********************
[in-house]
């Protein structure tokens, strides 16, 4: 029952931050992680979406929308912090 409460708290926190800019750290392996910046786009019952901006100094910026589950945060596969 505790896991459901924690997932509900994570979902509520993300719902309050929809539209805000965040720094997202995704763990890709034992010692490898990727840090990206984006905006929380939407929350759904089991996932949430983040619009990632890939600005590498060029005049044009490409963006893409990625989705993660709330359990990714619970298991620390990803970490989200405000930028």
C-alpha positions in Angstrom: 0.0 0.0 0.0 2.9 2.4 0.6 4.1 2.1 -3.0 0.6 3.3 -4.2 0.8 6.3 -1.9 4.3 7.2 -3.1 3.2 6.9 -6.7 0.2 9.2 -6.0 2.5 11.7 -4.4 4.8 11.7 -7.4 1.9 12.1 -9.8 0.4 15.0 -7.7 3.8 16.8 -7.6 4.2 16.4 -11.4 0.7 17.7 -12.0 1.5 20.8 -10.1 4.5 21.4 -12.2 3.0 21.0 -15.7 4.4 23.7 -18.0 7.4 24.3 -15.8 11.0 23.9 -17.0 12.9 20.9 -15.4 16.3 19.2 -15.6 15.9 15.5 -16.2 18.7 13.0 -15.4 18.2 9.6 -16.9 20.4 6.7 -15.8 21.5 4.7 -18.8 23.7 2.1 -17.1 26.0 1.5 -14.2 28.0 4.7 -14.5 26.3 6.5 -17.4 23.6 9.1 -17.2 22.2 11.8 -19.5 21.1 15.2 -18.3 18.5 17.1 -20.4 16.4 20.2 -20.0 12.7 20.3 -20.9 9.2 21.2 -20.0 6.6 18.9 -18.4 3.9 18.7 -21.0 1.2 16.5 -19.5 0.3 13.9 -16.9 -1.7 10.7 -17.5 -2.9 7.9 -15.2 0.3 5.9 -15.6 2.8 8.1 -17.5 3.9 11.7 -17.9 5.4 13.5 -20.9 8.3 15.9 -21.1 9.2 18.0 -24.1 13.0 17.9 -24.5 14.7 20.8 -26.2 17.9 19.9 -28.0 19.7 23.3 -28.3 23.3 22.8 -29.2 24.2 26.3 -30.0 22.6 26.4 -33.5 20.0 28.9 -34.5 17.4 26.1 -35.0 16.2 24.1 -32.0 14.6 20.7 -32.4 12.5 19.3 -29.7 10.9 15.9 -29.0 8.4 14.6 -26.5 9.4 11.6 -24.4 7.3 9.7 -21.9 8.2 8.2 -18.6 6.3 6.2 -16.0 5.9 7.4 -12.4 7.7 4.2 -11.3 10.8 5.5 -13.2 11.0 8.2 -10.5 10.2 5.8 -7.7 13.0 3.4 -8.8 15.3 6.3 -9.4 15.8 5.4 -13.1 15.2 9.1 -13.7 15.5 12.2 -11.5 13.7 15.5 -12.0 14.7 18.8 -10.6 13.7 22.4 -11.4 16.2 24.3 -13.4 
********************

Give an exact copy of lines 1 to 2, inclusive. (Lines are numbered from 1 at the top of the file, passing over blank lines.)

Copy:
[in-house]
């Protein structure tokens, strides 16, 4: 029952931050992680979406929308912090 409460708290926190800019750290392996910046786009019952901006100094910026589950945060596969 505790896991459901924690997932509900994570979902509520993300719902309050929809539209805000965040720094997202995704763990890709034992010692490898990727840090990206984006905006929380939407929350759904089991996932949430983040619009990632890939600005590498060029005049044009490409963006893409990625989705993660709330359990990714619970298991620390990803970490989200405000930028």